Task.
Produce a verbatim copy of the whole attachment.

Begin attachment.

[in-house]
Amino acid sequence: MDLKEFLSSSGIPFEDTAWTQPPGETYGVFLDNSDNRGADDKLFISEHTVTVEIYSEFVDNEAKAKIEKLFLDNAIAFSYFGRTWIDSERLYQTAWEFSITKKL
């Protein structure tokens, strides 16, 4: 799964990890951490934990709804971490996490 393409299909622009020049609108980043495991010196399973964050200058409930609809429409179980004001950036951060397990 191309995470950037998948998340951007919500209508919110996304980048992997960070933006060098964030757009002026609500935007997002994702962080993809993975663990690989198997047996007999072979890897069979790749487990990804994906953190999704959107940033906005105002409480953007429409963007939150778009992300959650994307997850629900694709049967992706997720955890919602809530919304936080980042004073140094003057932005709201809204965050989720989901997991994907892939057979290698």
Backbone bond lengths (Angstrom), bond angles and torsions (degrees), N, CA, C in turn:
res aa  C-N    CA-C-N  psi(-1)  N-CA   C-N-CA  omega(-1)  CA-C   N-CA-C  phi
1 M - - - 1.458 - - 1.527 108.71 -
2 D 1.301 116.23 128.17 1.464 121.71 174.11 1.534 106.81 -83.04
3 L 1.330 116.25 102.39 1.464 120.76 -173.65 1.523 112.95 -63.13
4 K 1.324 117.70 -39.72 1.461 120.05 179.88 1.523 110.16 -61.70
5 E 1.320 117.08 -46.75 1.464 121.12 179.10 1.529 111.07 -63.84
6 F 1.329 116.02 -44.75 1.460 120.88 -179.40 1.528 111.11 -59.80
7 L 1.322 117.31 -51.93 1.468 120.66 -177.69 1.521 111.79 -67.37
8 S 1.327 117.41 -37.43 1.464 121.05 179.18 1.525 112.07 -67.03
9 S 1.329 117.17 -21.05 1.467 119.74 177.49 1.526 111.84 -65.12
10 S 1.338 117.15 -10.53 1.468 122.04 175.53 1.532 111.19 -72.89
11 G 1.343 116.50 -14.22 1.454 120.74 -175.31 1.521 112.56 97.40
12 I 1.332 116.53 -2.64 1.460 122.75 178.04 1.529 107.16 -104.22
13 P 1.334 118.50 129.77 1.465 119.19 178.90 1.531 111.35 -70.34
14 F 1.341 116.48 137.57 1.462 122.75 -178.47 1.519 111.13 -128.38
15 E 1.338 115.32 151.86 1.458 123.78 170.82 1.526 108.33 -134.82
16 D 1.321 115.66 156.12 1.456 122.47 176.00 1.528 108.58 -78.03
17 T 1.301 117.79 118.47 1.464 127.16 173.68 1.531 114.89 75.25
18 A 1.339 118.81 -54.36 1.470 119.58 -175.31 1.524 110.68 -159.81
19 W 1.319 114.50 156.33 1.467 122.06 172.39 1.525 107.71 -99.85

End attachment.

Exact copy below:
[in-house]
Amino acid sequence: MDLKEFLSSSGIPFEDTAWTQPPGETYGVFLDNSDNRGADDKLFISEHTVTVEIYSEFVDNEAKAKIEKLFLDNAIAFSYFGRTWIDSERLYQTAWEFSITKKL
């Protein structure tokens, strides 16, 4: 799964990890951490934990709804971490996490 393409299909622009020049609108980043495991010196399973964050200058409930609809429409179980004001950036951060397990 191309995470950037998948998340951007919500209508919110996304980048992997960070933006060098964030757009002026609500935007997002994702962080993809993975663990690989198997047996007999072979890897069979790749487990990804994906953190999704959107940033906005105002409480953007429409963007939150778009992300959650994307997850629900694709049967992706997720955890919602809530919304936080980042004073140094003057932005709201809204965050989720989901997991994907892939057979290698």
Backbone bond lengths (Angstrom), bond angles and torsions (degrees), N, CA, C in turn:
res aa  C-N    CA-C-N  psi(-1)  N-CA   C-N-CA  omega(-1)  CA-C   N-CA-C  phi
1 M - - - 1.458 - - 1.527 108.71 -
2 D 1.301 116.23 128.17 1.464 121.71 174.11 1.534 106.81 -83.04
3 L 1.330 116.25 102.39 1.464 120.76 -173.65 1.523 112.95 -63.13
4 K 1.324 117.70 -39.72 1.461 120.05 179.88 1.523 110.16 -61.70
5 E 1.320 117.08 -46.75 1.464 121.12 179.10 1.529 111.07 -63.84
6 F 1.329 116.02 -44.75 1.460 120.88 -179.40 1.528 111.11 -59.80
7 L 1.322 117.31 -51.93 1.468 120.66 -177.69 1.521 111.79 -67.37
8 S 1.327 117.41 -37.43 1.464 121.05 179.18 1.525 112.07 -67.03
9 S 1.329 117.17 -21.05 1.467 119.74 177.49 1.526 111.84 -65.12
10 S 1.338 117.15 -10.53 1.468 122.04 175.53 1.532 111.19 -72.89
11 G 1.343 116.50 -14.22 1.454 120.74 -175.31 1.521 112.56 97.40
12 I 1.332 116.53 -2.64 1.460 122.75 178.04 1.529 107.16 -104.22
13 P 1.334 118.50 129.77 1.465 119.19 178.90 1.531 111.35 -70.34
14 F 1.341 116.48 137.57 1.462 122.75 -178.47 1.519 111.13 -128.38
15 E 1.338 115.32 151.86 1.458 123.78 170.82 1.526 108.33 -134.82
16 D 1.321 115.66 156.12 1.456 122.47 176.00 1.528 108.58 -78.03
17 T 1.301 117.79 118.47 1.464 127.16 173.68 1.531 114.89 75.25
18 A 1.339 118.81 -54.36 1.470 119.58 -175.31 1.524 110.68 -159.81
19 W 1.319 114.50 156.33 1.467 122.06 172.39 1.525 107.71 -99.85